When you have asked lawyers about the extended Coronavirus Job Retention Scheme – the Furlough Scheme – you must forgive us if we could not answer all your questions. Although the extended scheme has been operating since 1 November 2020,...
The first step in proving negligence is to establish the existence of a duty of care. A High Court case in which a firm of architects was cleared of liability in respect of a catastrophic fire provided a prime example of that principle in operation.
An architect employed by the firm performed an inspection of a disused cinema. He let himself into the premises using a key provided to him by the owner's managing agents and disengaged the alarm. He left the door unlocked whilst he was on the premises for about an hour and locked it again on leaving.
Following his departure, a fire engulfed the cinema. The owner, who suspected that one or more intruders had started the blaze after gaining access to the building via the unlocked door, launched proceedings against the firm, claiming over £6.5 million in damages. The firm responded by applying to strike out the claim on the basis that it stood no real prospect of success.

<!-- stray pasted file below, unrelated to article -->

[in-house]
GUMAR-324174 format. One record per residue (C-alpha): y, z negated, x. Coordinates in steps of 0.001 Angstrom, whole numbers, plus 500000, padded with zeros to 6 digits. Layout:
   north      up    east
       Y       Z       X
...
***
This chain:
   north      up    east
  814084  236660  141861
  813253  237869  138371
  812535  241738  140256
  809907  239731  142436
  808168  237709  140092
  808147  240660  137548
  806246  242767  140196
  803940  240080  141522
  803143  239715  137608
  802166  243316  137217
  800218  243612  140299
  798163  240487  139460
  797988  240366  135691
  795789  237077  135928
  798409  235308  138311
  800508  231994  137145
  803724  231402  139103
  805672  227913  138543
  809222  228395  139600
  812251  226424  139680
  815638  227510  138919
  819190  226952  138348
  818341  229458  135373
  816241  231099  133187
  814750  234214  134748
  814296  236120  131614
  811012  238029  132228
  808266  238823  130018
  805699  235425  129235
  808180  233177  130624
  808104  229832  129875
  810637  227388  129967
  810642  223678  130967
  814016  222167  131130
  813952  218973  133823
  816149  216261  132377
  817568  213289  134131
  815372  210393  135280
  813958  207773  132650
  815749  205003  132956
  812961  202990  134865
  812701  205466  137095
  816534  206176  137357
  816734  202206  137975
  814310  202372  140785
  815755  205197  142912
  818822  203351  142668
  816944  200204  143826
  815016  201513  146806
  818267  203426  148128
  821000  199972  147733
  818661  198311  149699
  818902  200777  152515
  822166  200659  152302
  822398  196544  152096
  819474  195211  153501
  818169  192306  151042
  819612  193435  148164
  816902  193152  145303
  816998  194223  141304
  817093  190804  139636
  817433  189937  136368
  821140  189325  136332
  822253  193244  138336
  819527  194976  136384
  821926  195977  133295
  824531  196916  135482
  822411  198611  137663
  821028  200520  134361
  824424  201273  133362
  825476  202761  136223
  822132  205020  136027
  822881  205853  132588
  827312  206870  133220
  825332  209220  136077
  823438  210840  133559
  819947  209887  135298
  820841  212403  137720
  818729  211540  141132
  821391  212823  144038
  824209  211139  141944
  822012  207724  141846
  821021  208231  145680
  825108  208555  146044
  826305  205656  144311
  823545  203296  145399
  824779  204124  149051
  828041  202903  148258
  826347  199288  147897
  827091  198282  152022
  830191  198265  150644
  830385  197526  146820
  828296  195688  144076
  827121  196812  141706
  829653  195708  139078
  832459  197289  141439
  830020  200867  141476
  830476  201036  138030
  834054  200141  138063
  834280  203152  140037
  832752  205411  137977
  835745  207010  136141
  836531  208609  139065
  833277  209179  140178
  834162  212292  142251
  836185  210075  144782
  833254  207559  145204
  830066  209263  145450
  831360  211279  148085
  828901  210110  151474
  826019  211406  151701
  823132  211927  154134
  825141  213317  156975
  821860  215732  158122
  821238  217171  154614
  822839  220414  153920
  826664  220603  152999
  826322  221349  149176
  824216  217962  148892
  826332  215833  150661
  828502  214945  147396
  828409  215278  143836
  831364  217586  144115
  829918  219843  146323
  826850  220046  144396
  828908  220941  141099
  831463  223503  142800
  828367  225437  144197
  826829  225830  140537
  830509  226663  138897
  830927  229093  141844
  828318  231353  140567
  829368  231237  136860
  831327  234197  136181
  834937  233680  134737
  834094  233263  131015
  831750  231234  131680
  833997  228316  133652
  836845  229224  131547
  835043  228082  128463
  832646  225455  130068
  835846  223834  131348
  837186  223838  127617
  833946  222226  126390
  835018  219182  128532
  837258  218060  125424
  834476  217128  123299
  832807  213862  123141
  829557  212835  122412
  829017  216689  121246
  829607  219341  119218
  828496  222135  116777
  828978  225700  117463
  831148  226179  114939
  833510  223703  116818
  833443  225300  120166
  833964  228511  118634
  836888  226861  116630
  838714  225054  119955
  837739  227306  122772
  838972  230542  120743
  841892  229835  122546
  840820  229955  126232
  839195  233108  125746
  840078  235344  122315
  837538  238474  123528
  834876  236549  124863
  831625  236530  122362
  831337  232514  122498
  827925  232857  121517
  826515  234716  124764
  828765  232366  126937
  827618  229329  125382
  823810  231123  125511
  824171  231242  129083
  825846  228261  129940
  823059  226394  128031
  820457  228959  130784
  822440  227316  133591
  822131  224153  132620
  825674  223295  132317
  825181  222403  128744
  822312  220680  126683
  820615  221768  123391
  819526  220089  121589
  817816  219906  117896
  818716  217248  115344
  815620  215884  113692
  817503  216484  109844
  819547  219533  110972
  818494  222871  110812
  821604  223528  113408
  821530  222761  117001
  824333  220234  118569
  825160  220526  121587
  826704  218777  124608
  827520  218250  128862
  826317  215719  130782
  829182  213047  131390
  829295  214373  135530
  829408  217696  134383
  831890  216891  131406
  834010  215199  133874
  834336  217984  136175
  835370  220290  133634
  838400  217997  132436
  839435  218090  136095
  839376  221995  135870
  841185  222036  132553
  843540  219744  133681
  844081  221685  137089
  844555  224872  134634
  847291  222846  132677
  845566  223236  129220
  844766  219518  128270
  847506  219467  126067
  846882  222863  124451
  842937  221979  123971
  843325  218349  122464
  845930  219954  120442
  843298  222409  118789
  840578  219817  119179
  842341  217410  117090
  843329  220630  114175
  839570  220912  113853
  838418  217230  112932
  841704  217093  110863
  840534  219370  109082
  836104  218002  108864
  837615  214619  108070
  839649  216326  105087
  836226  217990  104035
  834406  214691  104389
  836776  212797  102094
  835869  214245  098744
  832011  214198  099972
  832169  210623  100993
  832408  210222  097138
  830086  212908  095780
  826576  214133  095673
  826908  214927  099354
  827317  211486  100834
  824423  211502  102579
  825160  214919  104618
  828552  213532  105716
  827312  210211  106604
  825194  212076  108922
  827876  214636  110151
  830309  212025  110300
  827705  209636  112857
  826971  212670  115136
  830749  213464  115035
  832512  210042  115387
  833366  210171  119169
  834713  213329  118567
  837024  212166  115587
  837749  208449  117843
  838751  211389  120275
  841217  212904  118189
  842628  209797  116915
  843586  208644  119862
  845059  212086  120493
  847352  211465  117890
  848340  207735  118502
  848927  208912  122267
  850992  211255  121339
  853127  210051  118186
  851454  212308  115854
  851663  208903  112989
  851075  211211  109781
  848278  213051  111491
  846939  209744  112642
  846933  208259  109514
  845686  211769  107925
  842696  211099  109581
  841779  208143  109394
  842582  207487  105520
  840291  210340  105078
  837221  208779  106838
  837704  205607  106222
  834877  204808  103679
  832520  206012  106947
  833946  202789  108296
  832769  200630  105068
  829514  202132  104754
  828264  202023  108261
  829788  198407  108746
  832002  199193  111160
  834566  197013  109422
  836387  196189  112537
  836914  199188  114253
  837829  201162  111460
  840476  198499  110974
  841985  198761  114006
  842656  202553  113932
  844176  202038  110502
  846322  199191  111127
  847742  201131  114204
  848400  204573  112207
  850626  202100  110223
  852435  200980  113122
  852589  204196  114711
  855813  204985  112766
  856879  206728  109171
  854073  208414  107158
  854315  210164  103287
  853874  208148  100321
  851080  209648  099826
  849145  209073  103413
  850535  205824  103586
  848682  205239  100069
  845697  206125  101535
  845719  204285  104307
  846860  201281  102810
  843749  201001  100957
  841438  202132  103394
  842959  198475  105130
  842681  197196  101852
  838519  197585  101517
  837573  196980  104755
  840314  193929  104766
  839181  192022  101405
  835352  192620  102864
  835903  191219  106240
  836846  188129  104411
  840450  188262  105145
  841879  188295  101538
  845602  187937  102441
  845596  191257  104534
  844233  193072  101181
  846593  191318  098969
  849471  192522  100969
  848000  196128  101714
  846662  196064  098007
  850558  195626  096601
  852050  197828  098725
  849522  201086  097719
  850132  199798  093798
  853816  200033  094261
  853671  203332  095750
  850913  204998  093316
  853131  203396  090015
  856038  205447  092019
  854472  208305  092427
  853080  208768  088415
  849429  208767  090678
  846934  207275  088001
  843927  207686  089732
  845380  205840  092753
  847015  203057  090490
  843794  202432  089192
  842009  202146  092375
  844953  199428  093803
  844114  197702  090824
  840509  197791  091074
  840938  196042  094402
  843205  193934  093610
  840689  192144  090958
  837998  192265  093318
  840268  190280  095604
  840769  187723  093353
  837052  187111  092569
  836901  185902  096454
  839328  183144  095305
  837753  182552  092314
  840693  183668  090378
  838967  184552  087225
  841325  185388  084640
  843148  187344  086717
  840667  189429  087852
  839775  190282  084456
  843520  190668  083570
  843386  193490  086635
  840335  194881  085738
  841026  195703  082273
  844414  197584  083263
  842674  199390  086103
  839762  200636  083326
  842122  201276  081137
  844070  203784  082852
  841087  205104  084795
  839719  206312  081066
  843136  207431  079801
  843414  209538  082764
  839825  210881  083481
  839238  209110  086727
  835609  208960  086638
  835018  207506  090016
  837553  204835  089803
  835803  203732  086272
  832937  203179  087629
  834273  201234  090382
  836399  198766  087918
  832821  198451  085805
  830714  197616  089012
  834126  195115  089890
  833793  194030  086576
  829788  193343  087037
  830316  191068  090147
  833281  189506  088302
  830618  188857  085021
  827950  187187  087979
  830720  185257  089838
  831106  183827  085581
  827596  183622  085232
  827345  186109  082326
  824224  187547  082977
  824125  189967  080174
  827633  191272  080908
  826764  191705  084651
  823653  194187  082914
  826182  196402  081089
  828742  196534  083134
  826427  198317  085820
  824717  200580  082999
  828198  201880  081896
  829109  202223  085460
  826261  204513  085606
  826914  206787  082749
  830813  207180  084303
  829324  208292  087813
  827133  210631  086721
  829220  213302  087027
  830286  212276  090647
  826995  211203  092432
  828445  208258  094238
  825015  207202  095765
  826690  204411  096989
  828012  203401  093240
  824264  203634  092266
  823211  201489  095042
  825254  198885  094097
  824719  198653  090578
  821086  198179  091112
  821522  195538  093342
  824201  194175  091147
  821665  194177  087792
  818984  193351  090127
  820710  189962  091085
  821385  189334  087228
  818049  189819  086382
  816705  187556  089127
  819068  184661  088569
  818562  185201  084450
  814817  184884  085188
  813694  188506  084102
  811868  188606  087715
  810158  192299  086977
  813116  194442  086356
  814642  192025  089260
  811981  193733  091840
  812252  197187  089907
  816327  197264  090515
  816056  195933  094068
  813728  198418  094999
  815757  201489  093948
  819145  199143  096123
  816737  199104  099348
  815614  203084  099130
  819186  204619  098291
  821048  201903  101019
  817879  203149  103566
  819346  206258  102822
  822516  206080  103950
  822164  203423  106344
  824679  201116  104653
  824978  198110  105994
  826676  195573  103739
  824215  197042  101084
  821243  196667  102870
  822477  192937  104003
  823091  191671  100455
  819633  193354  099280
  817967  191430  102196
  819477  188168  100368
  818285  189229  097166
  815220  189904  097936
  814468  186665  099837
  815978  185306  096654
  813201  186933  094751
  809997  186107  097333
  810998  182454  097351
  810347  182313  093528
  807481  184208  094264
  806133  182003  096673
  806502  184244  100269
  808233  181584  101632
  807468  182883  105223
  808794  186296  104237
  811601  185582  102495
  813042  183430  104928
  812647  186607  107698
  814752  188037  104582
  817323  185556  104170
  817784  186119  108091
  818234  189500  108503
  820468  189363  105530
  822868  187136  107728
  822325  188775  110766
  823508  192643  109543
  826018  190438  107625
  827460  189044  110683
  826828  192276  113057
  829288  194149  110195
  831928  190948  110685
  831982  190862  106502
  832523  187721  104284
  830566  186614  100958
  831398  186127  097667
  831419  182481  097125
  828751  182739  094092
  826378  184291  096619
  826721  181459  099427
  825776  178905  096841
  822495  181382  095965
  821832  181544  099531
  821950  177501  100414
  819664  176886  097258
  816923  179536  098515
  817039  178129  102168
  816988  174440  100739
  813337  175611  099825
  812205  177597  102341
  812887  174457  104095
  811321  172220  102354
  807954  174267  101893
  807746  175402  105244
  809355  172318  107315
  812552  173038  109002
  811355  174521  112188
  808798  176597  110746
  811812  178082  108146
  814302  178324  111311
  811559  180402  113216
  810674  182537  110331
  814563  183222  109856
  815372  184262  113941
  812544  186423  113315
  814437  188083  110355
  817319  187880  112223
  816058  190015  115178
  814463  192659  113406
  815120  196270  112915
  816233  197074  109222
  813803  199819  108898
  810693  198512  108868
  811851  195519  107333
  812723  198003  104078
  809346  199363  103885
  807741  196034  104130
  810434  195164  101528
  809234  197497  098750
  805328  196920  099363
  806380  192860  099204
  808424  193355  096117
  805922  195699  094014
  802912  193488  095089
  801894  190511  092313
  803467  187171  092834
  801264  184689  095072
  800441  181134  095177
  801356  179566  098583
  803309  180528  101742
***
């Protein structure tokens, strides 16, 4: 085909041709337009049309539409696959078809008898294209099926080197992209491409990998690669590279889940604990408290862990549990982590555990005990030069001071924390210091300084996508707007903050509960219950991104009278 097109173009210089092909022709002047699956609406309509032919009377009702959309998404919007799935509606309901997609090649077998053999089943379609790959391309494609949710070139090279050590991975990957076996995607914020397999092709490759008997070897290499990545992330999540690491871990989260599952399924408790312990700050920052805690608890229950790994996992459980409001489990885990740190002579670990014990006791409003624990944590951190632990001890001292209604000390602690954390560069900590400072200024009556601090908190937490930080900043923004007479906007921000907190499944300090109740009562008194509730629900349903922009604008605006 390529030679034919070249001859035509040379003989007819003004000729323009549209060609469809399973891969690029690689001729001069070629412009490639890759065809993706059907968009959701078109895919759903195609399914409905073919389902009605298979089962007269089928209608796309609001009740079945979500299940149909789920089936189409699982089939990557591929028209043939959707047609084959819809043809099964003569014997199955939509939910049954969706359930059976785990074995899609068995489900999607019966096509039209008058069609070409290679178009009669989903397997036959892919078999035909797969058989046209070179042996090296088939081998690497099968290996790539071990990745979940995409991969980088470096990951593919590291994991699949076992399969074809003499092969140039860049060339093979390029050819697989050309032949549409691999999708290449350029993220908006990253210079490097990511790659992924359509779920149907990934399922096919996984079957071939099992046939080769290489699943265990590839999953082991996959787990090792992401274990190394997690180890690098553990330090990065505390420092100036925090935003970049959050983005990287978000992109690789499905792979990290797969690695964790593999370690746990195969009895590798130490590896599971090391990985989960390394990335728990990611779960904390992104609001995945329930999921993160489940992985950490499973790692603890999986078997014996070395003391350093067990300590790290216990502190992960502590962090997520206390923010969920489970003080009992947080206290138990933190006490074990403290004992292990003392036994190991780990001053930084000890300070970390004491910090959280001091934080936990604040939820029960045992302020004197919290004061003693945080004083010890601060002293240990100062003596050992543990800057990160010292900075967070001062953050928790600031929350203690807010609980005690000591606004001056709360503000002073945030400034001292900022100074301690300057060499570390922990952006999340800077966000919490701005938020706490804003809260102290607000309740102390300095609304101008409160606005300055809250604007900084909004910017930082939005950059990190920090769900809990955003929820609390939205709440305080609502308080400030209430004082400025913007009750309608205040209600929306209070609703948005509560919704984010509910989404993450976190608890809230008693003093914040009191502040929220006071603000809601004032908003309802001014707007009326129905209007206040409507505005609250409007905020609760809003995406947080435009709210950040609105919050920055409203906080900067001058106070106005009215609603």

Ruling on the matter, the Court noted that there had been no direct contact between the firm and the owner and that the damage was caused not by the architect but by an unconnected third party. Although locking the door would have prevented the fire, the architect neither created the source of the blaze nor provided the means by which it started. The allegation against him was therefore one of pure negligent omission, rather than any positive act.
The firm owed the owner no duty of care in that it had not assumed responsibility for protecting the premises from fire. In a commercial context, it was difficult to conceive of circumstances giving rise to an assumption of such responsibility where there had been no direct dealings between the firm and the owner.
The firm did not hold itself out as having any special expertise or skill in safeguarding property and it would not have been objectively reasonable for the owner to place reliance on it in that respect. The architect's possession of a key to the door did not confer on him a level of control over the premises that might render him subject to a duty of care. The owner's claim was struck out.